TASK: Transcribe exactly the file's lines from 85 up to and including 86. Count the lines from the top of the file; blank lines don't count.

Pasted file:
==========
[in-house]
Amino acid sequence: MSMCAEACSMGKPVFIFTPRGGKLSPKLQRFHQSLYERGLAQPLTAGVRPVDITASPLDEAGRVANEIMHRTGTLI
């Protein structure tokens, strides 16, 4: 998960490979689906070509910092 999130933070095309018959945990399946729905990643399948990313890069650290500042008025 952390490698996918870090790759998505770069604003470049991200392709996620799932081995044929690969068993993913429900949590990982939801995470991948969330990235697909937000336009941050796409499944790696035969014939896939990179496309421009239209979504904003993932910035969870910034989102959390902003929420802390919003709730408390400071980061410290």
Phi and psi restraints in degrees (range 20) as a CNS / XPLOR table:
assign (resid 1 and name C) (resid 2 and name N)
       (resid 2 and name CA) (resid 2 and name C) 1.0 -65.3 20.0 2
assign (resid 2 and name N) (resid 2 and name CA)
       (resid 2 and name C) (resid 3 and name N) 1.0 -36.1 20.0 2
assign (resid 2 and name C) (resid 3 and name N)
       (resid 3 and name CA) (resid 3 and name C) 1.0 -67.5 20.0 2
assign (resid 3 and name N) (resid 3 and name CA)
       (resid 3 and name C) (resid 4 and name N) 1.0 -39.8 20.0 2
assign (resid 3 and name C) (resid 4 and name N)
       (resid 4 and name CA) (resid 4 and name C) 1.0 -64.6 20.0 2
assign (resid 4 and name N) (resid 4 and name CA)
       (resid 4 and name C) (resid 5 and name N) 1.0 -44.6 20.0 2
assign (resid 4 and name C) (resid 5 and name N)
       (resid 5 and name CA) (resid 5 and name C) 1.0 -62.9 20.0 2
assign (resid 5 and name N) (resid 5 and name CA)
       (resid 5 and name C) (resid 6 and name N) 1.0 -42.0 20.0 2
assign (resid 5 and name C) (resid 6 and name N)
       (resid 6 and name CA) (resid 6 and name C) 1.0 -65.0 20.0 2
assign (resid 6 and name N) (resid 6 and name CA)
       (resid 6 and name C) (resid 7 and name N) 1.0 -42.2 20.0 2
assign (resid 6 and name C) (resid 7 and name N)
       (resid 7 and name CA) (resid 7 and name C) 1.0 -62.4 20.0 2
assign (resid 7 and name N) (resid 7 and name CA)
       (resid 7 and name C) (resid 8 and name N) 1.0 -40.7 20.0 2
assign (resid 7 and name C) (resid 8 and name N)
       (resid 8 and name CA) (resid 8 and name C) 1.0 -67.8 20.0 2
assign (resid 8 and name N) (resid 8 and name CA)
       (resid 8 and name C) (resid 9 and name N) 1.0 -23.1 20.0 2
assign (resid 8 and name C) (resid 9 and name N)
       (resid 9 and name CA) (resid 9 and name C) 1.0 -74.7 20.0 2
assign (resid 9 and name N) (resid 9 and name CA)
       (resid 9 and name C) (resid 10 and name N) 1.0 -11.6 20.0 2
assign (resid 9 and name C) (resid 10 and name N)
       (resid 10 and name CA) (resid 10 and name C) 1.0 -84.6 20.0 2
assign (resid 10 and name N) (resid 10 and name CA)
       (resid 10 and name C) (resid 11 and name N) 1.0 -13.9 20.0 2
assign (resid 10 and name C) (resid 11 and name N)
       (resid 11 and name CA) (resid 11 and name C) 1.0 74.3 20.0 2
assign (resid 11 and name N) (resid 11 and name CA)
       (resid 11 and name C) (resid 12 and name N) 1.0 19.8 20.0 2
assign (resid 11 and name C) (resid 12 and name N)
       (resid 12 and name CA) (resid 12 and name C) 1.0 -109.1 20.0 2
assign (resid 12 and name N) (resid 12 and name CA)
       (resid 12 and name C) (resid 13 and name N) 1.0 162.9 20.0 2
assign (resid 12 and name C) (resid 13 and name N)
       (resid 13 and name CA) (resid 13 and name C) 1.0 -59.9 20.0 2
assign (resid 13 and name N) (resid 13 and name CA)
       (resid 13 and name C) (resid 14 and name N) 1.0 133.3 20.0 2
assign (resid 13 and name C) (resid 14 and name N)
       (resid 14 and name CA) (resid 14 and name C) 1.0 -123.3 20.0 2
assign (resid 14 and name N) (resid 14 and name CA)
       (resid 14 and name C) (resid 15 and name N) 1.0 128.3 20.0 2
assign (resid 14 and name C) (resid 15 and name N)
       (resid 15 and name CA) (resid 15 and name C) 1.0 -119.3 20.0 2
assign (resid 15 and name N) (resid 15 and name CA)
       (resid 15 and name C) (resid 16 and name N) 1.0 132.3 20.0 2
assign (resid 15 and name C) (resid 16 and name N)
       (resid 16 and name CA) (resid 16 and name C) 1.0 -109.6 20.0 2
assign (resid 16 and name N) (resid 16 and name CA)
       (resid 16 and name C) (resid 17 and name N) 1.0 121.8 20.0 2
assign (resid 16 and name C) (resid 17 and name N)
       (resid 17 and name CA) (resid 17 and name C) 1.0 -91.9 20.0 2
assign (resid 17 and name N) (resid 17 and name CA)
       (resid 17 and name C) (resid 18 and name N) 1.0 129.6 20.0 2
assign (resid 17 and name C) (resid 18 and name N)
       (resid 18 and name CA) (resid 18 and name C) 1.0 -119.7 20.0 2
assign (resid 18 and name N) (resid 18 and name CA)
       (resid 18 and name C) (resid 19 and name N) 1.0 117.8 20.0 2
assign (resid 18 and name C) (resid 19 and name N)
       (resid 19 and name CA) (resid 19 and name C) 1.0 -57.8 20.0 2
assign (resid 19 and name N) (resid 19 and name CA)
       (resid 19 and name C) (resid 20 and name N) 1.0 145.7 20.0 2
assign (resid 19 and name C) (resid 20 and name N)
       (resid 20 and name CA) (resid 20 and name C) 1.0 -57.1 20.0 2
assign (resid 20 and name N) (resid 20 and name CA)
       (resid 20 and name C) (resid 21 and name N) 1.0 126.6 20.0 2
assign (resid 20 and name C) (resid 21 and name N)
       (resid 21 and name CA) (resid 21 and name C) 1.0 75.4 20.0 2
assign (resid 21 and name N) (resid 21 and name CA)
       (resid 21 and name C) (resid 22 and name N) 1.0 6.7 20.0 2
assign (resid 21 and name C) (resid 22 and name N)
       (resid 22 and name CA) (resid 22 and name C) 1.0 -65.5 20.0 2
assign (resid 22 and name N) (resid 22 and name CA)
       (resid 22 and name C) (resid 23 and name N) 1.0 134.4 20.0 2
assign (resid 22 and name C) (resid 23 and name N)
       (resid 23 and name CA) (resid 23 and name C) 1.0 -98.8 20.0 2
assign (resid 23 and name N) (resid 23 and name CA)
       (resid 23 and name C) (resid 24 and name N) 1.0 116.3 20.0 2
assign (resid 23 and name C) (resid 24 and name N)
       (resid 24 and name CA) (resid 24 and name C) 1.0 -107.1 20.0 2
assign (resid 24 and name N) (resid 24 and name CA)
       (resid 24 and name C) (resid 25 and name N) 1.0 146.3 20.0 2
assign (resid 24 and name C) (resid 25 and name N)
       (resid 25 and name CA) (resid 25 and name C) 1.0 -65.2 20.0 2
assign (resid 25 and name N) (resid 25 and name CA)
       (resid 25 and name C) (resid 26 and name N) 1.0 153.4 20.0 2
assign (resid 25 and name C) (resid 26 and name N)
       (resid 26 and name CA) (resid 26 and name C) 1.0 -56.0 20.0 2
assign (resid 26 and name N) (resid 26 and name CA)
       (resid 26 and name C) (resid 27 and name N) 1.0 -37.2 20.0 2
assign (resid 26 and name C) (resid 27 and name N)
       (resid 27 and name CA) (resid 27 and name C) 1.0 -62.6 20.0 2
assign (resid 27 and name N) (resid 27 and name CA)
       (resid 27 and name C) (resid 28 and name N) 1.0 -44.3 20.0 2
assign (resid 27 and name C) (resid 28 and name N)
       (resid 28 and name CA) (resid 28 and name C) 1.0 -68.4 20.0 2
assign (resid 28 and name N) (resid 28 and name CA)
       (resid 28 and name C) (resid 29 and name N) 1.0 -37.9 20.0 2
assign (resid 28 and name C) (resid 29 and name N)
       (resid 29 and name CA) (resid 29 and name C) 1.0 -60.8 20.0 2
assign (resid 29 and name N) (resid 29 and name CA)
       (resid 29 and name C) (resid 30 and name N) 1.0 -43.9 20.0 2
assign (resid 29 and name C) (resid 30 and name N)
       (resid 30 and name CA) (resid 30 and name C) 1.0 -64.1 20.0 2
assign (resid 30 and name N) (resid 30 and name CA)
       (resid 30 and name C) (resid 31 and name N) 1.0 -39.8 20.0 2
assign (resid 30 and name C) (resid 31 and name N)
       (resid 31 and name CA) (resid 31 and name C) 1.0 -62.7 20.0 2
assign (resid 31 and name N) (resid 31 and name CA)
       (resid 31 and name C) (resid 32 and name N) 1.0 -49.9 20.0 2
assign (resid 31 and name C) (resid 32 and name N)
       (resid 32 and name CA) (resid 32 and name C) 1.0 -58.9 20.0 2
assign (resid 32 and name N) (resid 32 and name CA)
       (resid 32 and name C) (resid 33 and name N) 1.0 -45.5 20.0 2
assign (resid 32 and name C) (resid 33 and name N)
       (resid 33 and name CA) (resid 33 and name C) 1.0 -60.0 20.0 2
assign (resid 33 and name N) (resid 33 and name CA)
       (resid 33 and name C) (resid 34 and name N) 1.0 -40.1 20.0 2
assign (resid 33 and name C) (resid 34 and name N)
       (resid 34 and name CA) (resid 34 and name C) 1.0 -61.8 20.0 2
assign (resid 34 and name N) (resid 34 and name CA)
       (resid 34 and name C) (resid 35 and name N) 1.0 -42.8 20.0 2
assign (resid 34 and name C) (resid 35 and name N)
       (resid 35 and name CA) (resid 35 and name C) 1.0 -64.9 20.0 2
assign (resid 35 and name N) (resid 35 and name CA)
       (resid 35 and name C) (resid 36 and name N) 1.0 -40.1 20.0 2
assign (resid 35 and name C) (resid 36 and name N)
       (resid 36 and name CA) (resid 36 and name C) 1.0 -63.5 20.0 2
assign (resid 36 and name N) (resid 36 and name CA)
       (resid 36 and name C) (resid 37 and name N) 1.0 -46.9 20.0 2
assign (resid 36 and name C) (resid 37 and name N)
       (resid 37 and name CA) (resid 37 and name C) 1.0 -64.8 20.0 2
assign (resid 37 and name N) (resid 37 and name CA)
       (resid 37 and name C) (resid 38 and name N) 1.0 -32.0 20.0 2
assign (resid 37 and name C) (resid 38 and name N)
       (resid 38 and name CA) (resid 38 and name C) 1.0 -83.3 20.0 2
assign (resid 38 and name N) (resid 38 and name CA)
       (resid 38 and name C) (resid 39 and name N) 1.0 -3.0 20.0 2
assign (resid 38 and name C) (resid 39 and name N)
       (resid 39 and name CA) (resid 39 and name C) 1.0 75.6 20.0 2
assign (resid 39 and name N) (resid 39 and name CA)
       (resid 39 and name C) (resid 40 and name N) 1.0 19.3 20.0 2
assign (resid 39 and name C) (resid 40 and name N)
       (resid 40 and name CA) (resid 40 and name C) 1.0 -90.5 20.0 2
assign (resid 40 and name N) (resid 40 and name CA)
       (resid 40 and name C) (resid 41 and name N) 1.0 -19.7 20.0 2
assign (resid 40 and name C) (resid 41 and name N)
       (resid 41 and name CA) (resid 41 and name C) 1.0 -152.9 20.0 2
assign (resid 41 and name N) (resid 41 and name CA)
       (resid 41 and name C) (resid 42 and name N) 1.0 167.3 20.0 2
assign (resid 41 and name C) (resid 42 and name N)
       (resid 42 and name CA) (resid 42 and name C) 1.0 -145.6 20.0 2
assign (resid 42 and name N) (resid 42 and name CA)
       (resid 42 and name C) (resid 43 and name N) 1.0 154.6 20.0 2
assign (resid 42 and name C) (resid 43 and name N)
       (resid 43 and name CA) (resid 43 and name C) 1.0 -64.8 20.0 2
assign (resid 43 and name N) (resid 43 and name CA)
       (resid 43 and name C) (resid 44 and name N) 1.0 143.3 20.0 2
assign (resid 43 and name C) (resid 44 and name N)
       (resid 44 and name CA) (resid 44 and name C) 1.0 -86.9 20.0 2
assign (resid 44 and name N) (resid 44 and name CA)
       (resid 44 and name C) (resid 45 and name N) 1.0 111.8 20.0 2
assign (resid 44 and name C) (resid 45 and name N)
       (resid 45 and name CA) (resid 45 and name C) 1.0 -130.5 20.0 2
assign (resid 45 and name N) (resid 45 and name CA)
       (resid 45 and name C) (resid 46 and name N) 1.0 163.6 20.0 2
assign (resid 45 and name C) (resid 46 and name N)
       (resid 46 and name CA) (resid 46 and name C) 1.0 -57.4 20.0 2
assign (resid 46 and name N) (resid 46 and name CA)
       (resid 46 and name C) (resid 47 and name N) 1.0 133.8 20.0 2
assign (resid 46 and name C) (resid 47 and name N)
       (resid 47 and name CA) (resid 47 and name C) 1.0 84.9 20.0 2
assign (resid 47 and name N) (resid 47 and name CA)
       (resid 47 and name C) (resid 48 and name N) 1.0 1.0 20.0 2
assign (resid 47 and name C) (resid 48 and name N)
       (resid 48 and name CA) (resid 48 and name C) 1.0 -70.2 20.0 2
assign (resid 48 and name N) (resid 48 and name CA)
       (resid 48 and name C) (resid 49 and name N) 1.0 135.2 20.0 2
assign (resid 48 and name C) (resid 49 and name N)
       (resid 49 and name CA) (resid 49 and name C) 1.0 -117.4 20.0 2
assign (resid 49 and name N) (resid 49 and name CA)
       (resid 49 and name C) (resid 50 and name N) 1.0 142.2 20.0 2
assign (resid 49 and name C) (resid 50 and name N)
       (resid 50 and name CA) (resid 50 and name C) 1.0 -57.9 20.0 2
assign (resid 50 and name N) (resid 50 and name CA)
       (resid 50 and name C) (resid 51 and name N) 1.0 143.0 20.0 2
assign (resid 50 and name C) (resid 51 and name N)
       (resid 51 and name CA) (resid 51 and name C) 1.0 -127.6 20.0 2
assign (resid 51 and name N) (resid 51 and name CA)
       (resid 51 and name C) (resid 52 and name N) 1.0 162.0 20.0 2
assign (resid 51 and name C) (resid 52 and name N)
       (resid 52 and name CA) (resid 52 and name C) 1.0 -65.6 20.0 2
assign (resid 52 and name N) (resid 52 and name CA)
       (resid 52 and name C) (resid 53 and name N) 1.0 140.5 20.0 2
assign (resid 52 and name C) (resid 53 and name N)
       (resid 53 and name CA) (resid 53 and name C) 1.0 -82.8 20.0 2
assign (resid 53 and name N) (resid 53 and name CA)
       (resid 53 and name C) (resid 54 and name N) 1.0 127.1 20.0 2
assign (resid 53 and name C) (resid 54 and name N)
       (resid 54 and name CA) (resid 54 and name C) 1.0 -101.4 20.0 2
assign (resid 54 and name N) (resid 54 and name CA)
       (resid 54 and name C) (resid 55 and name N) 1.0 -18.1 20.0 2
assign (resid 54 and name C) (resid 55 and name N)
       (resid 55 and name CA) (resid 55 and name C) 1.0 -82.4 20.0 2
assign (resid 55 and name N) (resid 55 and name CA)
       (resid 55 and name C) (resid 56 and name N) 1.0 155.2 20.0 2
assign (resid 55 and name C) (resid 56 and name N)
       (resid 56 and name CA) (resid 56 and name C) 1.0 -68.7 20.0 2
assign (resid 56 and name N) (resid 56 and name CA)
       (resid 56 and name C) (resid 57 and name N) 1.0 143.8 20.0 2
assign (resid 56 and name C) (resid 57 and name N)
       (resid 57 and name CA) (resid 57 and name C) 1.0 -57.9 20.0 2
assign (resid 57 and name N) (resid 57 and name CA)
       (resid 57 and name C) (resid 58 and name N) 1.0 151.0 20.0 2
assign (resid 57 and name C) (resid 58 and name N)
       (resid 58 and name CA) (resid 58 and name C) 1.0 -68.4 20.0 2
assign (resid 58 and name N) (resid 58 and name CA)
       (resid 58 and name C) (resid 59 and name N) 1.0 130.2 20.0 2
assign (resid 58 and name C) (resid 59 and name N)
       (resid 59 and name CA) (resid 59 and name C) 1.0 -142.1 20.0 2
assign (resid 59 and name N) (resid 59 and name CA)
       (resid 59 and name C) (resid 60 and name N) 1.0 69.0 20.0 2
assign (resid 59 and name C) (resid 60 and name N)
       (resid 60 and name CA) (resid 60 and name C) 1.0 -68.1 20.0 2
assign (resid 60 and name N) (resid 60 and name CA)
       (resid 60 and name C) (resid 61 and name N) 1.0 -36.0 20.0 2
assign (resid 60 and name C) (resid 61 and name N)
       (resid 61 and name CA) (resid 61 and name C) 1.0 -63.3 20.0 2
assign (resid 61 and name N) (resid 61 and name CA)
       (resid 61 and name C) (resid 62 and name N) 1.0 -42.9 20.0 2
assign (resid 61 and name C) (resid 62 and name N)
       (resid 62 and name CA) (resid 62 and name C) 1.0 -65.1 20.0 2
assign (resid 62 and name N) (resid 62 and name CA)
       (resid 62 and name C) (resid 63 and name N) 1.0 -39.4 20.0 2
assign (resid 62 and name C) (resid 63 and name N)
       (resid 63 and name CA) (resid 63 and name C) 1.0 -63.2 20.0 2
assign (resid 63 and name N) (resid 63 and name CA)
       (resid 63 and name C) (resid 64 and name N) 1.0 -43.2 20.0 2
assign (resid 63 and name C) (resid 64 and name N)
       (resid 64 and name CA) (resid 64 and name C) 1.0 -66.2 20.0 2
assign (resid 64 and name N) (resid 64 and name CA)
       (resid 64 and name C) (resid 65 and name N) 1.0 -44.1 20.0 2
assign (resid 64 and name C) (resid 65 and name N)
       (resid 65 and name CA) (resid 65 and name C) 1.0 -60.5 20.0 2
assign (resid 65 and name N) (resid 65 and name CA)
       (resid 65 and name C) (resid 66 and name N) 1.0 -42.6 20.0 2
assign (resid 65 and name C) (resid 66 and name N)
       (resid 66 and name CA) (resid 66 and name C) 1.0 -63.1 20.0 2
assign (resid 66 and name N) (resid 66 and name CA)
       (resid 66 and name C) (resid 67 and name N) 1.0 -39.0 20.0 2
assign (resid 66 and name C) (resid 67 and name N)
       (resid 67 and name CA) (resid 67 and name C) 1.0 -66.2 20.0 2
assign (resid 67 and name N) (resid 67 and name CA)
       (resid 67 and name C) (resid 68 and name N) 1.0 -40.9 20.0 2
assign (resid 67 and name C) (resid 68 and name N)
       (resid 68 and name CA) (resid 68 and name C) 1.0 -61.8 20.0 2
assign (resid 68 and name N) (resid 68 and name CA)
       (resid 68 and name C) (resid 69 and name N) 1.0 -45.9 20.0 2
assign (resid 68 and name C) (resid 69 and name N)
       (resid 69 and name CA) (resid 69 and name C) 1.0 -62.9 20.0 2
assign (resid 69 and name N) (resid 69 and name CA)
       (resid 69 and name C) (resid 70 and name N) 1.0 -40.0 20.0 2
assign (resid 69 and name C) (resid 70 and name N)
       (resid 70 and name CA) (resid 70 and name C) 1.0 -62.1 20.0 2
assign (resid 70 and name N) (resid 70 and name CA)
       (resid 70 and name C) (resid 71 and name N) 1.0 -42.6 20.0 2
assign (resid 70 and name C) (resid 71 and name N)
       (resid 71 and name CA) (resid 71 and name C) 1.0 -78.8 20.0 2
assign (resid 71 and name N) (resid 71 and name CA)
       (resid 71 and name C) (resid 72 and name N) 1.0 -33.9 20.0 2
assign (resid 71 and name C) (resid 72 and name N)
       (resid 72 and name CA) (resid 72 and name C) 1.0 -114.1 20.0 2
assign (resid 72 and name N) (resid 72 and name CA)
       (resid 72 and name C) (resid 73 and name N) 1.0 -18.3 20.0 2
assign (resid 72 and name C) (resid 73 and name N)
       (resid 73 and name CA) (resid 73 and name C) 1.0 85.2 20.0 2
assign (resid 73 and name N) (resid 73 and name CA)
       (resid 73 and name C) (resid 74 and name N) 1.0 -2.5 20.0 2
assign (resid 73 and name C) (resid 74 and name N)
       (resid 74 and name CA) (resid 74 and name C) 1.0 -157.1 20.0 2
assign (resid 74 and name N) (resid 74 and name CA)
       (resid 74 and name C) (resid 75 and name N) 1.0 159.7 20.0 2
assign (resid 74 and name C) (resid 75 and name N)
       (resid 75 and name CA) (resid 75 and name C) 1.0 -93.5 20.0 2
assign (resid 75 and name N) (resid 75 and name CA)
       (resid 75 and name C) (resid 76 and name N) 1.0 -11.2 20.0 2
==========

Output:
assign (resid 21 and name C) (resid 22 and name N)
       (resid 22 and name CA) (resid 22 and name C) 1.0 -65.5 20.0 2